Image by Trevor Douglas

When: Meeting at 1800h on Saturday 12th June 2021 depending on the cloud cover. We will have another look at the weather on Saturday morning and if we need to cancel we’ll let you know, otherwise see you Saturday evening.

Where: Aramoana. Meet at the memorial carpark. Hereabouts: https://what3words.com/waterfalls.goalie.hubcap.

Moon, sun and tide.

The new moon is on the 10th June, so on the 11th and 12th it will still be basically moonless and dark. On the 11th and 12th sunset is at 1658h; moonset is at 1718h and 1805h; and the tide will be falling. High tide is at 1520h and 1600h.

What photos could I take?

Stars – https://www.flickr.com/photos/emmakey/34495994481
Star trails – https://www.flickr.com/photos/joedsilva/6132188906
Milky Way – https://www.southproud.co.nz/listing/aramoana-beach/
Foreground
Light painting
Reflections (in the wet sand)

How do I take these images?

You keep yourself and those around you SAFE

Dark – It will be DARK

Safety: Think about your safety. Bring a RED LIGHT torch our eyes take longer to adjust to the dark after looking at white light compared to red light. It is also very easy to get temporarily blinded by white light. Put fresh batteries in your torch. Remember Sea Lions use the sand and they don’t leave just because it is dark! Check before you take a step backwards.
Lights: Folks around you may NOT want your torch on just so you can make adjustments to your camera. Practice beforehand so you can change your camera settings by touch. Talk to each other about putting lights on.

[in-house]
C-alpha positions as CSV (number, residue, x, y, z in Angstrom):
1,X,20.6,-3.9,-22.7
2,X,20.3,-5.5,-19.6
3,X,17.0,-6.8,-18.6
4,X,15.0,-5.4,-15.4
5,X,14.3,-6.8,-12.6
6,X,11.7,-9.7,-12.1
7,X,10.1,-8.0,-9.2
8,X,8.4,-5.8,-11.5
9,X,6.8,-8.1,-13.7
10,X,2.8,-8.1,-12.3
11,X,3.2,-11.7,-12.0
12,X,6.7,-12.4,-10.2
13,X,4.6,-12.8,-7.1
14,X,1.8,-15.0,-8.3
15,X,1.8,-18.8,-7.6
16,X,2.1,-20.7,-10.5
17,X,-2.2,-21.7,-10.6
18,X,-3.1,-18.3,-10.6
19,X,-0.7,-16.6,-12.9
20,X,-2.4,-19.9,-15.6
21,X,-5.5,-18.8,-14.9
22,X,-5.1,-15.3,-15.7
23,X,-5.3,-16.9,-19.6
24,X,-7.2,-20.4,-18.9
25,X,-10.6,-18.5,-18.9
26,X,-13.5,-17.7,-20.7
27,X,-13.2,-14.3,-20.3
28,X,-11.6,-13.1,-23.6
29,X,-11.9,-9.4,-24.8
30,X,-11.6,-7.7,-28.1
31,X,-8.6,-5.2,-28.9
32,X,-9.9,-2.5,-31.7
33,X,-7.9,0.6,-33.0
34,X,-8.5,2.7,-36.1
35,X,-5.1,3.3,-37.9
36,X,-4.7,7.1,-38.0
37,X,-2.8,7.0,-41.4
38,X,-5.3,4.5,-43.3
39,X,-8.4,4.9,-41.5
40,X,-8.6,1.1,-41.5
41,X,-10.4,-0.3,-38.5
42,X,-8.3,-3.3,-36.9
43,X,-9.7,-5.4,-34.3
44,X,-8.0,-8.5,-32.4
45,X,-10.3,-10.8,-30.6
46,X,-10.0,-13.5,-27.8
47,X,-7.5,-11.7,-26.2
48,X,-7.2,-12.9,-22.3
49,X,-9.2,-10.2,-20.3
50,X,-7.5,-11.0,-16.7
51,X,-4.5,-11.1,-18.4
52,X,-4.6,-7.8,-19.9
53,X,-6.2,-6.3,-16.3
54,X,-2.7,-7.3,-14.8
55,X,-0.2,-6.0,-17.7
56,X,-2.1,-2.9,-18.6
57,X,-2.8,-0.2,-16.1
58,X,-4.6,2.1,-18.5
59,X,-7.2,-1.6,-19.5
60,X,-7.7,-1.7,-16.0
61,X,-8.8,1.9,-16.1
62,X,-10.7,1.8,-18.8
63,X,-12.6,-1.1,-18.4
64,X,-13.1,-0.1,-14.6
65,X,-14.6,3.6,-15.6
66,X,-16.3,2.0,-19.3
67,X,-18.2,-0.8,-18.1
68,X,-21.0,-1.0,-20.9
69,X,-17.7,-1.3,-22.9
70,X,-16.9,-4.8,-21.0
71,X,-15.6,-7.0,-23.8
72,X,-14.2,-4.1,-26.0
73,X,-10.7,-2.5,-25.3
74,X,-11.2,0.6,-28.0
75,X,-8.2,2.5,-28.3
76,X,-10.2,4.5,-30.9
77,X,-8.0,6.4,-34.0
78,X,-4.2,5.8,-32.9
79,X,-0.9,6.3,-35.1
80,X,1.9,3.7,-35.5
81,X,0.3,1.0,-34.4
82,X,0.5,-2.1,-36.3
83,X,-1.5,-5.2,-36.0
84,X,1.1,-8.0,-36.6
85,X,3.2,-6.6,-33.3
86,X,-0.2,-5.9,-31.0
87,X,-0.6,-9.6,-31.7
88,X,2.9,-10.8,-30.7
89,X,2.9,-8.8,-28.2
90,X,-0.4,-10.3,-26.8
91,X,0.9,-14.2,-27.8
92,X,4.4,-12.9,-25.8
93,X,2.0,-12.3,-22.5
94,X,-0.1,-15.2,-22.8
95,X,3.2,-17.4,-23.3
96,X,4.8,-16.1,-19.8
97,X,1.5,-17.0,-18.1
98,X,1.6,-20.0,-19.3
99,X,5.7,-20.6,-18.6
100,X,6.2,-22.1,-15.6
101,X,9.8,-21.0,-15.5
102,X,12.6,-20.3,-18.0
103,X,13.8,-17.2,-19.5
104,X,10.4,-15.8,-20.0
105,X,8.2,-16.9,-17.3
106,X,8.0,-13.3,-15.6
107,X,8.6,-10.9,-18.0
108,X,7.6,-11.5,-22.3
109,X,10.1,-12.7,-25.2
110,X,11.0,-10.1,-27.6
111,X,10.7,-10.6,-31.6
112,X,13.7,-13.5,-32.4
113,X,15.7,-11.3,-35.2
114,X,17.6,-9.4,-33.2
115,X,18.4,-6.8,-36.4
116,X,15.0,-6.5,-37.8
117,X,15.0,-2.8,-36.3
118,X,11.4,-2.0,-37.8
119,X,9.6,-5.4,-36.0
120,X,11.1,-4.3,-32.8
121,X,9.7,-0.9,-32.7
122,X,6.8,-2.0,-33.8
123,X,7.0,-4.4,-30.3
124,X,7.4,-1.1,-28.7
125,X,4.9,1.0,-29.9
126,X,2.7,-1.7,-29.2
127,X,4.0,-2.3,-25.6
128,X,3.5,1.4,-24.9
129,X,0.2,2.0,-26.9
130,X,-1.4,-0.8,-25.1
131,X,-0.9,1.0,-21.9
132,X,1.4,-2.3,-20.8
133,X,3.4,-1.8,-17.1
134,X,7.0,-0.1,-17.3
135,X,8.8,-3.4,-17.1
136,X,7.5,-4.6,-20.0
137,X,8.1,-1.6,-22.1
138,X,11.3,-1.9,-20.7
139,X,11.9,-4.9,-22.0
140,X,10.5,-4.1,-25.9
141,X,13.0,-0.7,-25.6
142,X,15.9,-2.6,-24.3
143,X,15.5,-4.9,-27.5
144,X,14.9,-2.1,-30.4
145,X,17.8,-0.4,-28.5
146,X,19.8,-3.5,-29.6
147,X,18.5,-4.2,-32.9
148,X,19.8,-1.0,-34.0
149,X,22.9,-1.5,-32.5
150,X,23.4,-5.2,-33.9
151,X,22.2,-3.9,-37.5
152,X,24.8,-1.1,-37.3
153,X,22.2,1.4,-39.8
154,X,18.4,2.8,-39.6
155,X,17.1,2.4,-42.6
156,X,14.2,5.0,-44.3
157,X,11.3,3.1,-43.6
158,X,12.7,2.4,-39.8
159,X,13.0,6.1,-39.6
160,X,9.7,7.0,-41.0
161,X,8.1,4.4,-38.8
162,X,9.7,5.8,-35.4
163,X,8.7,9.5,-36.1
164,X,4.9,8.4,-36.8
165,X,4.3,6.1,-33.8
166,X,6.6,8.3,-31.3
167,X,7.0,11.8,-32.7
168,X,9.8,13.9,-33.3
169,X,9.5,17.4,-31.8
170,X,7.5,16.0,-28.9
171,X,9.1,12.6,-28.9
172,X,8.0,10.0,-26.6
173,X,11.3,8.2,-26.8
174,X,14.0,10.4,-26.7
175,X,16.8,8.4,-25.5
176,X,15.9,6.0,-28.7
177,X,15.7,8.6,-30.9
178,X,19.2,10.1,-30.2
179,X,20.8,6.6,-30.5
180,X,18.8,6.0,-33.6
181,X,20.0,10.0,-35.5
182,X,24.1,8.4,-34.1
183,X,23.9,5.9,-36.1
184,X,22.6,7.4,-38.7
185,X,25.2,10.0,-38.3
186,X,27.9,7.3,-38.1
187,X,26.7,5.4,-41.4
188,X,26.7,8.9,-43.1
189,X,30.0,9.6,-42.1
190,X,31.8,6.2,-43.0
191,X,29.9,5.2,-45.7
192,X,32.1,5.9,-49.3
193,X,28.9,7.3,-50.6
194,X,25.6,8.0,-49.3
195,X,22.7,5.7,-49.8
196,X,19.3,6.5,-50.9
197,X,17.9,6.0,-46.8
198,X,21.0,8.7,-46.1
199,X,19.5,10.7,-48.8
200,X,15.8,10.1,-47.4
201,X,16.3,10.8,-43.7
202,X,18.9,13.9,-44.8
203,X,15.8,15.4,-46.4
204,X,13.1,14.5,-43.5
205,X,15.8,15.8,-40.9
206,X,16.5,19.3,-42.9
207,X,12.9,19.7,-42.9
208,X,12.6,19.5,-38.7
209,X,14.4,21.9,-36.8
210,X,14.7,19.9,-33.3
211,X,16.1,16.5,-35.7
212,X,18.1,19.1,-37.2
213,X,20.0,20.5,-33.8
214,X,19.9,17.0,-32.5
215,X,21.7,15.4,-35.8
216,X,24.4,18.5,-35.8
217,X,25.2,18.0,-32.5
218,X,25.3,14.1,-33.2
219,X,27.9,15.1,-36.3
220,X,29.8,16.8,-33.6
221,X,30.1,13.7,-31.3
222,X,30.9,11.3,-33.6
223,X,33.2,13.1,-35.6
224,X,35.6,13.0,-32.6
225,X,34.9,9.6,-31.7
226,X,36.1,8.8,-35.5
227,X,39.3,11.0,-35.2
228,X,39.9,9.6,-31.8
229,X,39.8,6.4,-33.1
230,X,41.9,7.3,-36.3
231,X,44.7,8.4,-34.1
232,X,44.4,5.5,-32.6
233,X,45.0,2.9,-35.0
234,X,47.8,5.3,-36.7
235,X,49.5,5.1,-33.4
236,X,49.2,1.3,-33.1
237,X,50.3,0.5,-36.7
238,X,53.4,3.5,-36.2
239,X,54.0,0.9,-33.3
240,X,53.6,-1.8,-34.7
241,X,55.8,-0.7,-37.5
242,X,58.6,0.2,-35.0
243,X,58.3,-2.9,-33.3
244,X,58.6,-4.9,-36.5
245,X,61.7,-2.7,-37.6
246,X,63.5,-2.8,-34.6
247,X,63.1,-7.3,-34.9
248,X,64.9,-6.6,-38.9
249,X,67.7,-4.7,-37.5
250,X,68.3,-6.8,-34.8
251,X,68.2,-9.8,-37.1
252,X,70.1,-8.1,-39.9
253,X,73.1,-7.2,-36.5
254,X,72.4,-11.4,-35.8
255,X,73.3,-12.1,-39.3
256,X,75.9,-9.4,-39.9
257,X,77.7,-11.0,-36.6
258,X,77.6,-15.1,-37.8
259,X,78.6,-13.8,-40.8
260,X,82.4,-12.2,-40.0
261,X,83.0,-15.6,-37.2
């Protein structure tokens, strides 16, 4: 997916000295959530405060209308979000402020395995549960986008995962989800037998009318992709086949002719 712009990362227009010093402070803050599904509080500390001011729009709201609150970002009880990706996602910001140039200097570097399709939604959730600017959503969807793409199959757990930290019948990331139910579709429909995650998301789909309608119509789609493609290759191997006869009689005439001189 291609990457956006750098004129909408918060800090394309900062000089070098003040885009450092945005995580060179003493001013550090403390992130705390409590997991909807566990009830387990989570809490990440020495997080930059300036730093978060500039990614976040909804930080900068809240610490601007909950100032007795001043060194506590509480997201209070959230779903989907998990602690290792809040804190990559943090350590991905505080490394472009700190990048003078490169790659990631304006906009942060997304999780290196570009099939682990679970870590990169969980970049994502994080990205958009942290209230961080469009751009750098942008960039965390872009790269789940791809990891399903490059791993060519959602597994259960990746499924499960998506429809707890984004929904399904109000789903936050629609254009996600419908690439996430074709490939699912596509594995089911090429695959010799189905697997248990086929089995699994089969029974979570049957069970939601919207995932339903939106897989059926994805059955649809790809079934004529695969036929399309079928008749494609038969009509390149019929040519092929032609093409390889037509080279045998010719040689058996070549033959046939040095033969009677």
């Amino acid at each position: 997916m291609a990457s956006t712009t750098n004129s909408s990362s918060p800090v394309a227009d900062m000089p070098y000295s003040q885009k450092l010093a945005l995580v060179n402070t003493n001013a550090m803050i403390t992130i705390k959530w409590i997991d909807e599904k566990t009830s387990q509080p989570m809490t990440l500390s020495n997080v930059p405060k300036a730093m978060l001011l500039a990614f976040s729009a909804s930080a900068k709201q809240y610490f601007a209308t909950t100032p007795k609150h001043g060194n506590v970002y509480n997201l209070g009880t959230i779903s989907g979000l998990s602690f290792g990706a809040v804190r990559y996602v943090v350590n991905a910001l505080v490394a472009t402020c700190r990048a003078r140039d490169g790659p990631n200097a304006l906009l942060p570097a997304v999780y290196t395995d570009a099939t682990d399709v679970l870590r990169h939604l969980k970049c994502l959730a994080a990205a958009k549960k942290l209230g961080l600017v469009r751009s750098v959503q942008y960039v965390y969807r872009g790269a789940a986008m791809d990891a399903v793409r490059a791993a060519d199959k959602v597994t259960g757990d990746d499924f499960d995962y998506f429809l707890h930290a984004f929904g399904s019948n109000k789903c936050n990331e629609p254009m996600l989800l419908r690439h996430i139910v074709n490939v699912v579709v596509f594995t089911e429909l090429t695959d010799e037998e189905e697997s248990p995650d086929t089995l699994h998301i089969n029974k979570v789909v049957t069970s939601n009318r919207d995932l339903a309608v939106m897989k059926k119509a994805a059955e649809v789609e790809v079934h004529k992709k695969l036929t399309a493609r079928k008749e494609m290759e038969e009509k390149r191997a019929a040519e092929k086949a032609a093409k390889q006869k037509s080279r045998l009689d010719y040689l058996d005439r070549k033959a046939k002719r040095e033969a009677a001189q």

Focus: Focusing in the dark is really hard. Find out if your camera will do focus magnification and turn it on. Teach yourself how to turn on manual focus by touch! On site, find a star and manually focus on it until it is crisp pin point of light.

Cold – More than likely it will be COLD

Layers: Taking astro photos can involve quite a lot of standing around, in the cold, doing very little. You will get cold. Wear some warm layers, bring more, including a wind-proof layer. Hat, scarf, gloves, chemical hand warmer pouches, something to sit or kneel on if you think you’ll need it.
Camera & Batteries: Your camera gear will get cold, and cold batteries don’t work so well. Take some spare batteries and keep the spares in a warm pocket. Putting a cold camera into a warm car risks inducing condensation inside the lens and/or camera. A Ziploc plastic bag or dry-bag with a silica gel sachet in and a plan to warm up your camera slowly will reduce this risk. (https://www.photographymad.com/pages/view/how-to-protect-your-digital-camera-in-cold-weather)

Movement – The subject (the sky) moves and your camera is at risk of movement

Subject movement: Actually it is the earth that is moving (turning) while the sky stays still! We perceive this as the stars moving. Photographing this movement is how you get star trails. If you want points of light for stars your exposure time needs to be less than about 25 seconds.